Tag Archives: writing dialogue

Shannon’s Top 5 Scrivener Tips

18 Apr

It’s no secret that I love Scrivener and have since I first bought it back in 2016. In fact, here’s my first ever post about it: Writers, Should You Get Scrivener? Granted, I’ve learned a lot about Scrivener since 2016, and the software has upgraded, which is why I thought an updated post talking about my favorite features might give some insight into those who are curious and/or help out those who have it but feel lost.   

Before I begin, I want to clarify that this isn’t a paid promo. Scrivener has NO CLUE I am writing this. I am just a regular author, who bought and explored the software all on my own, and I’ve used it ever since. These are my favorite features and ones I actually use every day. 

1. Keeping Track of Writing Stats (Including Overused Words)

The other day online, a fellow writer asked me how I kept track of my stats. (For those of you who don’t follow me on Twitter, I often chat about how many words I write a day, or month, and what that means to me and why.) I’ve always been a numbers person. Spreadsheets are where I LIVE. I tend to use them in retrospect, meaning I like to look back at what I accomplished every month, and seeing all that work helps me stay motivated the next month. (I’m the type to feel like I didn’t do anything if I don’t have something tangible in front of me, and since writing tends to be on a virtual space, my spreadsheets become that tangible thing.) Scrivener actually tracks stats for you. Select Project from the top menu, then Writing History, and it will break down your averages for you, day-by-day, and monthly. In March, I wrote on average 1,193 words a day, but if you look at the breakdown, I have days I never wrote as well as negative days (days where I deleted more than I added). It’s really interesting because you might also notice patterns. Ex. I wrote 3,365 in one day. If you check March 22, you might notice that’s a Sunday. Of course I was more productive. I wasn’t at work. 😛 If you really want to go deep, explore Project->Statistics->Selected Documents->Word Frequency, and it’ll show you your most frequently used words. Might help you find those pesky repeats that you can change or cut.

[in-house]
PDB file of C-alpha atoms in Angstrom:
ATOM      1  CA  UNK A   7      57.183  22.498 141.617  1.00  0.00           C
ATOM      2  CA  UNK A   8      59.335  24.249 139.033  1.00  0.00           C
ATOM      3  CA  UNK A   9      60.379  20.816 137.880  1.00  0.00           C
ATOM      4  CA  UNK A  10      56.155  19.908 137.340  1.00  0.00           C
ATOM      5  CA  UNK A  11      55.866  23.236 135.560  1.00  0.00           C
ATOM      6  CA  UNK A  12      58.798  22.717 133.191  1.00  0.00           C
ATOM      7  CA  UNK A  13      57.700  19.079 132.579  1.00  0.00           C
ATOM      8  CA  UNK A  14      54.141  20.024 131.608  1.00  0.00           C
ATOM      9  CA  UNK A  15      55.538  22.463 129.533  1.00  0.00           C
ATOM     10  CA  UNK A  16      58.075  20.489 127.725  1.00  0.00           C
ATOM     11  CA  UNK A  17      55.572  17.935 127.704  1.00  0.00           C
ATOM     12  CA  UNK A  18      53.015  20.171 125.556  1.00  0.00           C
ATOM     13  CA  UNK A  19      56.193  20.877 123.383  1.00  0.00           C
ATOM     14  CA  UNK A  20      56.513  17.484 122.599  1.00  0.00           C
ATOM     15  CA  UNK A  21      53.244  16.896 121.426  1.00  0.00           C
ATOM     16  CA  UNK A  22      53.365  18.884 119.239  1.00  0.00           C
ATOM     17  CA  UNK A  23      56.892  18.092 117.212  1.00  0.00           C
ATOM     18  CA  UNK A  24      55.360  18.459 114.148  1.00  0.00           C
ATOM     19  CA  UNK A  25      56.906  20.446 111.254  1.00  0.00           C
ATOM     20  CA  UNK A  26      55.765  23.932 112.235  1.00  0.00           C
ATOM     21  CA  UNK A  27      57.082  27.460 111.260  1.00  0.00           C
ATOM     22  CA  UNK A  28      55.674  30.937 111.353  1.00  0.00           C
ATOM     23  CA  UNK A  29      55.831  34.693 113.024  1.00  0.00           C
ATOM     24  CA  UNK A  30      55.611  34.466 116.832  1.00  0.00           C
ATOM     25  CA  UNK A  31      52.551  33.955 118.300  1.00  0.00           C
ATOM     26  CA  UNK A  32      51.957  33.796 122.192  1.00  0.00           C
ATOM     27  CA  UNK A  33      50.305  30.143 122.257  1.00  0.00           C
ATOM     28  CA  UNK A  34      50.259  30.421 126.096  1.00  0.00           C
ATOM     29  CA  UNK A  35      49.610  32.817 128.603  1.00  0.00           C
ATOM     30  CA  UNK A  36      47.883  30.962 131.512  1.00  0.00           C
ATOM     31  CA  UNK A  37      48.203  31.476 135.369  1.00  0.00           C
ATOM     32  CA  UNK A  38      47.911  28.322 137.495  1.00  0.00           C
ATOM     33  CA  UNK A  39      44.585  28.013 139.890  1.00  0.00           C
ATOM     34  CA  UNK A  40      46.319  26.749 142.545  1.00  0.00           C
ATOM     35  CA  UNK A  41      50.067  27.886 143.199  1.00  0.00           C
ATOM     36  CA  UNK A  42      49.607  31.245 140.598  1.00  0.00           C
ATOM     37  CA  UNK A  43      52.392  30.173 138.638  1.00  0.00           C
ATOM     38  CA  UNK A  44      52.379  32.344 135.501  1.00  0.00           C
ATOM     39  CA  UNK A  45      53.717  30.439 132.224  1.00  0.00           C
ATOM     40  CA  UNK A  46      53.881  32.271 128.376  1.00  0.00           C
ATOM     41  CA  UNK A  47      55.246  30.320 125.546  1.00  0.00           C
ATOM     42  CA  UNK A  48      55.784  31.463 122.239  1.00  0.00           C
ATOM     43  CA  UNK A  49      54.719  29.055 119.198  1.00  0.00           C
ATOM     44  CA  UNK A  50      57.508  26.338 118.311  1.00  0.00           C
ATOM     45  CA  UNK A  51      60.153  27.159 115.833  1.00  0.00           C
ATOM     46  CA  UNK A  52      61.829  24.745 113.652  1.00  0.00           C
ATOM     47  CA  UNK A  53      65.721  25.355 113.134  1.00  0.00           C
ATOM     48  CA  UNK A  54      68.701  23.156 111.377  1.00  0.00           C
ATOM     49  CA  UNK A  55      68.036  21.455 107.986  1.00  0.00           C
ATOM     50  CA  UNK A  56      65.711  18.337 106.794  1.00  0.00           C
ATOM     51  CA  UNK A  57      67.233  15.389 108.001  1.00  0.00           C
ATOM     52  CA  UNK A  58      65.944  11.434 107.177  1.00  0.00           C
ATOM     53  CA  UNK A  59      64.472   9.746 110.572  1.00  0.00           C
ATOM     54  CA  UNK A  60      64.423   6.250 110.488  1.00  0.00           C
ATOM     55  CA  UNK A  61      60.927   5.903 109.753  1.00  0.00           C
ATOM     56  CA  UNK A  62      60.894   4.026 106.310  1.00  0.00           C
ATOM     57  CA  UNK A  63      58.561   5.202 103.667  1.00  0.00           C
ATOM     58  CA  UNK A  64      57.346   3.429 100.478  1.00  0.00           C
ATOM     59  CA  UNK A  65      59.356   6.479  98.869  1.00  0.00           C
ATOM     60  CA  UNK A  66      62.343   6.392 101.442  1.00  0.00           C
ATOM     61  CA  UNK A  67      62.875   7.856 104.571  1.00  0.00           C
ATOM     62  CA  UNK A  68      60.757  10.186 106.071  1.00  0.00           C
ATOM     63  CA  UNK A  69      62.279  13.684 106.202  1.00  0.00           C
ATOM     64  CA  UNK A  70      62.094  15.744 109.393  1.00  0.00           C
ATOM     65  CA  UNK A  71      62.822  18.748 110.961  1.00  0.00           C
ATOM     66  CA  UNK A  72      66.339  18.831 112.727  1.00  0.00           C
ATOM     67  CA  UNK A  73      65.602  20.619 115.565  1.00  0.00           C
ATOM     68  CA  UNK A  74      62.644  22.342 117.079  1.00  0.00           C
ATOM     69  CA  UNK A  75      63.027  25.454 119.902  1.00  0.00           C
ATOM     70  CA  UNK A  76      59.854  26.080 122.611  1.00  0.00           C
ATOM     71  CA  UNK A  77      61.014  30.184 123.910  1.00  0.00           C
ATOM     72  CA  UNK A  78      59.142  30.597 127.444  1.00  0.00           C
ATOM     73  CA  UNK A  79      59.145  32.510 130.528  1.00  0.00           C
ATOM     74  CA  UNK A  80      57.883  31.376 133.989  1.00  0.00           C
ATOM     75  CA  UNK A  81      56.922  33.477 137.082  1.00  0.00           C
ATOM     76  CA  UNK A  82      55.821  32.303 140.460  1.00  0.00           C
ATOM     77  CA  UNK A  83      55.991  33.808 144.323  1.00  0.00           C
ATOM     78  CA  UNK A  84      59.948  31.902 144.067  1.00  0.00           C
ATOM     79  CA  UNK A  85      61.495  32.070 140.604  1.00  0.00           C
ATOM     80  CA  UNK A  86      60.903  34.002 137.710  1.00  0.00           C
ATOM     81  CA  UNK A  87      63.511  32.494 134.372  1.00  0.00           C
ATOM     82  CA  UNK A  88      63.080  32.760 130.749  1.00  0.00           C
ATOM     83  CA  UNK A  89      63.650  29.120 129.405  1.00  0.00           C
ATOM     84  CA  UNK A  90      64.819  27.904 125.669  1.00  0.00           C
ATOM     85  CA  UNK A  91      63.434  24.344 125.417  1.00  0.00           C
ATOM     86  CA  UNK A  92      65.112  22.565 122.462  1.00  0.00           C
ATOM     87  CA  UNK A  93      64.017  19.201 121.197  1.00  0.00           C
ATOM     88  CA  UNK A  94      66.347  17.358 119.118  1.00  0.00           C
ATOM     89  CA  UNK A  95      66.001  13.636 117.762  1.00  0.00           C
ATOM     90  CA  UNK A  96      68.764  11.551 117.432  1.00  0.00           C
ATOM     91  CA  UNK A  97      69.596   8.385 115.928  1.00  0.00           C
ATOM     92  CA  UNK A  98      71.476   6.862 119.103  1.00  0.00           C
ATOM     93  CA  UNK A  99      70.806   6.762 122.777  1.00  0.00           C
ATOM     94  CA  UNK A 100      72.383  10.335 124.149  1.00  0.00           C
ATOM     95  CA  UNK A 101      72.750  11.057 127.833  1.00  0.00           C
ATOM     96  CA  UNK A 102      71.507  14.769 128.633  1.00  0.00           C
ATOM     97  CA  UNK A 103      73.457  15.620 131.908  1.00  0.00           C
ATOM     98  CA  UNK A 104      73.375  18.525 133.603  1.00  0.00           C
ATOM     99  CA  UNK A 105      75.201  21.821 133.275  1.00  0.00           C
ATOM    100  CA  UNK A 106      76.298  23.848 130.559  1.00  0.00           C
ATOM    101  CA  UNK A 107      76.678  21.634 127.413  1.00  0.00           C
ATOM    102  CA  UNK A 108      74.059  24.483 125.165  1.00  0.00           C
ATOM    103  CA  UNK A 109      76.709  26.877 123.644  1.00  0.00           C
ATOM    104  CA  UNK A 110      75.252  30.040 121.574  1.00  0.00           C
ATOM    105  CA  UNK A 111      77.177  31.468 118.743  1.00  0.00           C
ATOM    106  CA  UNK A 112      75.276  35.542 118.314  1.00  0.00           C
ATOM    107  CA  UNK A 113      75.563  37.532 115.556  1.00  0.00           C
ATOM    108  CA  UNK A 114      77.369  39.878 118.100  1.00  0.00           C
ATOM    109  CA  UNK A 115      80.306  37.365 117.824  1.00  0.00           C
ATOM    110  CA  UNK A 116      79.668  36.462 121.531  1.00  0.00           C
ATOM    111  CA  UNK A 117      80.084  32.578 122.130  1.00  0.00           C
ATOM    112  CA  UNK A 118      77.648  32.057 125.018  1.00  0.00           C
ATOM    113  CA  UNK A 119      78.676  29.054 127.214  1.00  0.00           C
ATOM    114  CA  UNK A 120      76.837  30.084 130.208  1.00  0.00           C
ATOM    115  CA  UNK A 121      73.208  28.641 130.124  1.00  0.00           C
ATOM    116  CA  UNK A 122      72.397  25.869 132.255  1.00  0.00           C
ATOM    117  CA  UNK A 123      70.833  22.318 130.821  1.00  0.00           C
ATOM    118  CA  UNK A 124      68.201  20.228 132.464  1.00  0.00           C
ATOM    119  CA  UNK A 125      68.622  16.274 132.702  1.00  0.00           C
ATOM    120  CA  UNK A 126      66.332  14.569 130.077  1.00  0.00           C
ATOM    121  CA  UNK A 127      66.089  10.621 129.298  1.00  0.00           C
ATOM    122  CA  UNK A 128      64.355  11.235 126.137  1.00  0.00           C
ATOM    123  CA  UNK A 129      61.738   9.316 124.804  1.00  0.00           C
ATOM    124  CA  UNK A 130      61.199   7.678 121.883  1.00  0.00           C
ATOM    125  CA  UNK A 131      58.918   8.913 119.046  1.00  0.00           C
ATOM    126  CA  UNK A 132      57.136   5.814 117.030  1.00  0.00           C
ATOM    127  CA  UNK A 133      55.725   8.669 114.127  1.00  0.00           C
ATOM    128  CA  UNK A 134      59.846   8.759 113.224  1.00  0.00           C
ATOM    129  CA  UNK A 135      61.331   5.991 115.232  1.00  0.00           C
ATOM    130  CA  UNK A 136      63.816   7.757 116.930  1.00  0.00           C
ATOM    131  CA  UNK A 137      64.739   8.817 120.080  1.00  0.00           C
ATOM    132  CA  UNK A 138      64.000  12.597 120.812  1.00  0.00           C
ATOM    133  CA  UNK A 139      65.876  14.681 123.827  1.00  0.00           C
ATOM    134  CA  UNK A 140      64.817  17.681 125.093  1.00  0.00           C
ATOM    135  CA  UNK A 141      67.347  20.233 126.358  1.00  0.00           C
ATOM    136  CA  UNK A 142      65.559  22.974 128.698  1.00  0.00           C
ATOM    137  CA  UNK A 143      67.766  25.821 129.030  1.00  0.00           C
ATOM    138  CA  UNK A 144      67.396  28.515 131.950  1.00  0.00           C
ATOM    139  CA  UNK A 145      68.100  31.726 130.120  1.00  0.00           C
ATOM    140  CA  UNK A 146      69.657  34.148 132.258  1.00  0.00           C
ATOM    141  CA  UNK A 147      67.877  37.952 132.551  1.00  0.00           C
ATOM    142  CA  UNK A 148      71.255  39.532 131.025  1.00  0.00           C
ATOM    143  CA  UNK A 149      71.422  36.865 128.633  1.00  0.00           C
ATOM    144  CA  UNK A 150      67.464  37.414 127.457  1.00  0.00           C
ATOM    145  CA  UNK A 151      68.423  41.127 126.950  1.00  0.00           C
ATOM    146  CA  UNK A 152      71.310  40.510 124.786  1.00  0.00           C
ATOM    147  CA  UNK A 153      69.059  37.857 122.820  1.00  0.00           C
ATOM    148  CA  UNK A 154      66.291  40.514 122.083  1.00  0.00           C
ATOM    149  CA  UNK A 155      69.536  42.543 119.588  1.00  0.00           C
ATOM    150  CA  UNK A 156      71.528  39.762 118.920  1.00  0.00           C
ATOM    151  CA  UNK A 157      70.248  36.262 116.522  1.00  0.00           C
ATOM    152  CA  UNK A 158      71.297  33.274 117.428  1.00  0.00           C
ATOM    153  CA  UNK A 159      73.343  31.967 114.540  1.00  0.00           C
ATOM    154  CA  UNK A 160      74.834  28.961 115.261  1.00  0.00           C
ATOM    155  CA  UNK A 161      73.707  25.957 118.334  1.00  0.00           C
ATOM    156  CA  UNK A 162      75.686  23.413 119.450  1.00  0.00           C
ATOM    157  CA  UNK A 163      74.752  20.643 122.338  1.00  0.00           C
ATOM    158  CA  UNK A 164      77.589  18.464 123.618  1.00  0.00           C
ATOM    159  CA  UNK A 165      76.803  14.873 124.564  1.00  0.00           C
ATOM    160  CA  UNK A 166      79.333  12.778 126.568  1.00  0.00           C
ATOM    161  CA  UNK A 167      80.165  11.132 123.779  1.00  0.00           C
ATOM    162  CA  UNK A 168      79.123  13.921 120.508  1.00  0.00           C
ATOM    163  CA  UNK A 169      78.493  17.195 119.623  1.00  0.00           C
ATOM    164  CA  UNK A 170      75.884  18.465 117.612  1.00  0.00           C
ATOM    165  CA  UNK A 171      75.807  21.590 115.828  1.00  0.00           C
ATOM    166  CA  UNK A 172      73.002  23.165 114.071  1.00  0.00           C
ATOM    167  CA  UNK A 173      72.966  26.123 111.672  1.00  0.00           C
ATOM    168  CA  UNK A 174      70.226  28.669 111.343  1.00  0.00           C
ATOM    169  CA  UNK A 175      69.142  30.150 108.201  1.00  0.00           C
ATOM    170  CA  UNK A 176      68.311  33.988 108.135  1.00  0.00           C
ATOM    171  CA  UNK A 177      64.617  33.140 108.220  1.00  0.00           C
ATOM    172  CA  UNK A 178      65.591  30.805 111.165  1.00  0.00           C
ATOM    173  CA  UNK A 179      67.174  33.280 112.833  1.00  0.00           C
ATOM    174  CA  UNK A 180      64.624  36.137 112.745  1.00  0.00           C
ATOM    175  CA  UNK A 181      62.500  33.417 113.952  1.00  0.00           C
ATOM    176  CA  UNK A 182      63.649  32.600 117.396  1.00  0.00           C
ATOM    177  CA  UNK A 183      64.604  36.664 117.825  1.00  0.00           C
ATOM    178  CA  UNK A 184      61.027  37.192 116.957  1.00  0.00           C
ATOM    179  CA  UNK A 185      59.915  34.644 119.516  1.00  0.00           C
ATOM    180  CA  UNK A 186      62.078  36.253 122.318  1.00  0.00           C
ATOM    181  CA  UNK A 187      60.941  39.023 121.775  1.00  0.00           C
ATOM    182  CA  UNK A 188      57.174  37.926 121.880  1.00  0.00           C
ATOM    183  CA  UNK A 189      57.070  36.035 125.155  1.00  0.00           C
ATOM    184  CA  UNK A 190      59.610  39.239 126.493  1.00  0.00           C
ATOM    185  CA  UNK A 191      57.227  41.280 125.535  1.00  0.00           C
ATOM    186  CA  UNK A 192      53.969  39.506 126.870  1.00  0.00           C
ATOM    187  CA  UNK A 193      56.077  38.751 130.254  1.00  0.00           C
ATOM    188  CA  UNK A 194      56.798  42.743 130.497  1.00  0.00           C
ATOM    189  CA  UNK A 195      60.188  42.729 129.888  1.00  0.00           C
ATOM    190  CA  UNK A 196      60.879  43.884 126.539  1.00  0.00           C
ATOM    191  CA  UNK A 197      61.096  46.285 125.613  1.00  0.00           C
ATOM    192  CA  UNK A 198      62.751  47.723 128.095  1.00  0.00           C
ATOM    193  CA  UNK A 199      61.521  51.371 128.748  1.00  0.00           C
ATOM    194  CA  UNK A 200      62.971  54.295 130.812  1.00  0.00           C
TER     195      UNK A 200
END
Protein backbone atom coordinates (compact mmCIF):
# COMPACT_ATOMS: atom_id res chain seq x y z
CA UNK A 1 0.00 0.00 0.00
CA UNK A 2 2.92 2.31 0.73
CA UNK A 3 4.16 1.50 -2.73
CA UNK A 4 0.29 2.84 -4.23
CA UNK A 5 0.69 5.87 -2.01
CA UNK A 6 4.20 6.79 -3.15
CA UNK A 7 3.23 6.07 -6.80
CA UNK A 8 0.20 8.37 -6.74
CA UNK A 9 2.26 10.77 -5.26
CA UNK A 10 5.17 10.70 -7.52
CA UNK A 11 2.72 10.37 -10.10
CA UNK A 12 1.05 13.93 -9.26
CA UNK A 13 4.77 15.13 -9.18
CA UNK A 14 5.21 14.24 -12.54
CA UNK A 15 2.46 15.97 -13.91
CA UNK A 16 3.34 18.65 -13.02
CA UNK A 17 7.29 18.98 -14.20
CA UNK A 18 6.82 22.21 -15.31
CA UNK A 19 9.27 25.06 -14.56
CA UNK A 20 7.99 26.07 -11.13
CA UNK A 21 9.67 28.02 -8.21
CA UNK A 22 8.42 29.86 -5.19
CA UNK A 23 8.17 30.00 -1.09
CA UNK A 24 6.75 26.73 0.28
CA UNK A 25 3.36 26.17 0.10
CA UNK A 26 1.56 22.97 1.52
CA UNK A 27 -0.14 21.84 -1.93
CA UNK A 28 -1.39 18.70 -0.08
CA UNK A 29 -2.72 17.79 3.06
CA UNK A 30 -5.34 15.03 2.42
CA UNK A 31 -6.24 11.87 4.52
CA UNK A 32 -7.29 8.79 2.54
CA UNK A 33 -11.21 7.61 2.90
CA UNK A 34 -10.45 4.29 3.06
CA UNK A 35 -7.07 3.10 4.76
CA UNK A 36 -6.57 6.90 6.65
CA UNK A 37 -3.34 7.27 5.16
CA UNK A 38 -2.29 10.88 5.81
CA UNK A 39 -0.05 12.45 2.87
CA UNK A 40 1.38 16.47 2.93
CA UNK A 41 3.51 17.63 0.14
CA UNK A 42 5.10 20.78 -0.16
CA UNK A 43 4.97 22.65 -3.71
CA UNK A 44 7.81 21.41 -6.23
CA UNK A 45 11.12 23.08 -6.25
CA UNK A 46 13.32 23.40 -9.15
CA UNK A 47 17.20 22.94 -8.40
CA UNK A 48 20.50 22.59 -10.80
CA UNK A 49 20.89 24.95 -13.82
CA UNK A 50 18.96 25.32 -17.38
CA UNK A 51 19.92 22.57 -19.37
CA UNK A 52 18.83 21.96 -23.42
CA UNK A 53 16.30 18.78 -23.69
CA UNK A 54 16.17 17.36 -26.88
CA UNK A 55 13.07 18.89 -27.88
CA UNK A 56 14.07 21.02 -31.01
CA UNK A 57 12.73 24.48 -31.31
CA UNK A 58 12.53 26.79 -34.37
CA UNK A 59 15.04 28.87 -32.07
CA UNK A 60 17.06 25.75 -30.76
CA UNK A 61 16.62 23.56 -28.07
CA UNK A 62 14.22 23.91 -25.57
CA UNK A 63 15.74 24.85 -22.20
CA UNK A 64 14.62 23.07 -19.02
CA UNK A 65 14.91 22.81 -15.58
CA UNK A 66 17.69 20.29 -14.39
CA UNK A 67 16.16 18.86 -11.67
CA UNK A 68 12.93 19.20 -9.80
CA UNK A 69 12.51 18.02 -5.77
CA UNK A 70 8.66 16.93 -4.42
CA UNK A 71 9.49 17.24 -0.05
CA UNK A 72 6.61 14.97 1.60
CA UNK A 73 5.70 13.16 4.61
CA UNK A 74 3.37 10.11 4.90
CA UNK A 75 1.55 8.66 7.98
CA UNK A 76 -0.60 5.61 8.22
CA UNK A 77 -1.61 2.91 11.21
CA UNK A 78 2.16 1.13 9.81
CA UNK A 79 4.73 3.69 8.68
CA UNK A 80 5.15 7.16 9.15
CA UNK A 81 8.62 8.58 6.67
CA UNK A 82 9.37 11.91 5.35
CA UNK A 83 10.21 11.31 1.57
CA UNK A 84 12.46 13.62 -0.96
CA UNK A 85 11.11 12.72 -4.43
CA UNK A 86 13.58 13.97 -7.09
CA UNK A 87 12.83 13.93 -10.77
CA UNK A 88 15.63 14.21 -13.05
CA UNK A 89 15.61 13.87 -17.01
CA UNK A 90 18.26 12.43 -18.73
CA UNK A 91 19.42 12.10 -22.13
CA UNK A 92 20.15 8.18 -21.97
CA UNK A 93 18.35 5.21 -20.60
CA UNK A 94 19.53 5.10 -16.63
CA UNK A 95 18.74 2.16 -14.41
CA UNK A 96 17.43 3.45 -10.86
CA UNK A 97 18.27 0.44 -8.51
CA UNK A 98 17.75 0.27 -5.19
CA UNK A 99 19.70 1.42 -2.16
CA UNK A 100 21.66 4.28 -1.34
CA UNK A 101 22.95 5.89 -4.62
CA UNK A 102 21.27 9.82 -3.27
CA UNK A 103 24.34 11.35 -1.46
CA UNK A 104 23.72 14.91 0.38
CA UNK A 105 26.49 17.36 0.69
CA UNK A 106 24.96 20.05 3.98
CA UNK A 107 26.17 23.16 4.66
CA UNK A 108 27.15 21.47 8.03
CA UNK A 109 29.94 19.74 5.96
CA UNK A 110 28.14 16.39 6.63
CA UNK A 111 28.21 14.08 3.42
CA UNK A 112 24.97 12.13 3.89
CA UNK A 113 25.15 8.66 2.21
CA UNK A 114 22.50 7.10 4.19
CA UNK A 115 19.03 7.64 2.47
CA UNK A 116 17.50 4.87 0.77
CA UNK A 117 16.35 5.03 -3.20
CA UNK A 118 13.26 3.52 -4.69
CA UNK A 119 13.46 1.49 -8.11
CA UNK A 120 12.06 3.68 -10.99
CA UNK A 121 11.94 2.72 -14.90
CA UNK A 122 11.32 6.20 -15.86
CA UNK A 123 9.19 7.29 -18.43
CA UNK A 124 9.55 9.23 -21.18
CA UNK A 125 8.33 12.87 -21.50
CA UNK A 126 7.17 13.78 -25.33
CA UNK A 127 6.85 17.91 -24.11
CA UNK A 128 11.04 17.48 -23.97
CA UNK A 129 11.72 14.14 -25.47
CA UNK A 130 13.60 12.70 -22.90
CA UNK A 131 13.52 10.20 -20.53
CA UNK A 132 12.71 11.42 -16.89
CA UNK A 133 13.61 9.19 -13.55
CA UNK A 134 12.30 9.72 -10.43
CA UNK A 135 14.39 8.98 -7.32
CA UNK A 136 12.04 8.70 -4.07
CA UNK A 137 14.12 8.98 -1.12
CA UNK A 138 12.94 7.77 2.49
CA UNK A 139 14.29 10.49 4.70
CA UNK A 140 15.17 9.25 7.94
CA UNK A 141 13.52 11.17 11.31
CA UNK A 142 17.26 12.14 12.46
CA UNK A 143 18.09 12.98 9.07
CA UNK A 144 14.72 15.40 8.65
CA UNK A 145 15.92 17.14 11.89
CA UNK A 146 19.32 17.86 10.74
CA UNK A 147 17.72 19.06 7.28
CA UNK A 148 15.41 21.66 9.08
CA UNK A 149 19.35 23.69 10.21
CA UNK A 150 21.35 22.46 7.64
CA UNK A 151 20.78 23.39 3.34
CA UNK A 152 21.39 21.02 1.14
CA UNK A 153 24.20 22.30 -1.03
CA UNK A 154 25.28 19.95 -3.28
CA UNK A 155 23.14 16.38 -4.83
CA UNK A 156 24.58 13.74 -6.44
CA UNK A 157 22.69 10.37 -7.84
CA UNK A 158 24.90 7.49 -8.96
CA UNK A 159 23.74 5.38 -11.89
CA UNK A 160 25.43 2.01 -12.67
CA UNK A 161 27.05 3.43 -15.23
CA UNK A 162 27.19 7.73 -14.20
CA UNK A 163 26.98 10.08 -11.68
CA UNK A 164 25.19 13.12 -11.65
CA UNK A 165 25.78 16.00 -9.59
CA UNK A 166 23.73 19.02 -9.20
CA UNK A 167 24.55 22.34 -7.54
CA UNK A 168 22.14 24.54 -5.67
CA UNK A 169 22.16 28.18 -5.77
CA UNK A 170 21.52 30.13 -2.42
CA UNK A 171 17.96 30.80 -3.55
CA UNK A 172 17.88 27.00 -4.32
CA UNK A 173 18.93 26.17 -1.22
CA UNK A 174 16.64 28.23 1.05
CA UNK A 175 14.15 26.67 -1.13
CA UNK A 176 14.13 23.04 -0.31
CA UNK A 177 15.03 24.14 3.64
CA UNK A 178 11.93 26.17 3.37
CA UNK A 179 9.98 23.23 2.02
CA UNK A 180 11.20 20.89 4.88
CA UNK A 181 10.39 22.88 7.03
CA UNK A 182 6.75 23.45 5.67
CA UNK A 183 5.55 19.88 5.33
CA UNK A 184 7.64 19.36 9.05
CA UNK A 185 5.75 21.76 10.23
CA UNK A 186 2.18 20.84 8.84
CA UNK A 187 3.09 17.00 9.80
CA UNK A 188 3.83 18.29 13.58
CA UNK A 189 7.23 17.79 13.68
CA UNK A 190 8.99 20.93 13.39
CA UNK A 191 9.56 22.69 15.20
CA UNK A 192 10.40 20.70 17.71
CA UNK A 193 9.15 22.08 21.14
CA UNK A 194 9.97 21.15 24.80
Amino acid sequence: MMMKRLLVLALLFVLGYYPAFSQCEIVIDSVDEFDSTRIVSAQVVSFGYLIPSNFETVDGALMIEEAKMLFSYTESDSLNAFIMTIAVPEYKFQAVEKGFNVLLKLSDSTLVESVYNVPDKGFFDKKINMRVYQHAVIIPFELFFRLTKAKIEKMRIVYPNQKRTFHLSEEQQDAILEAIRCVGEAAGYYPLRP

2. Color Coding revisions

I didn’t want to start with this one, because I’ve been talking about it on the blog a lot. Like, a lot a lot. In fact, I just wrote a blog post—How I Revise My Novels—about this very topic. I use the Revision Mode in Scrivener all the time, even while I’m initially creating, but I mostly use it when I’m revising. To get there, you’re going to want to click, Format->Revision Mode->Select Color. Be warned: Once you’re in that mode, you will have to turn it off to get back to another color. I love this because it helps me keep my revisions straight. But another tool that does that is the snapshot features.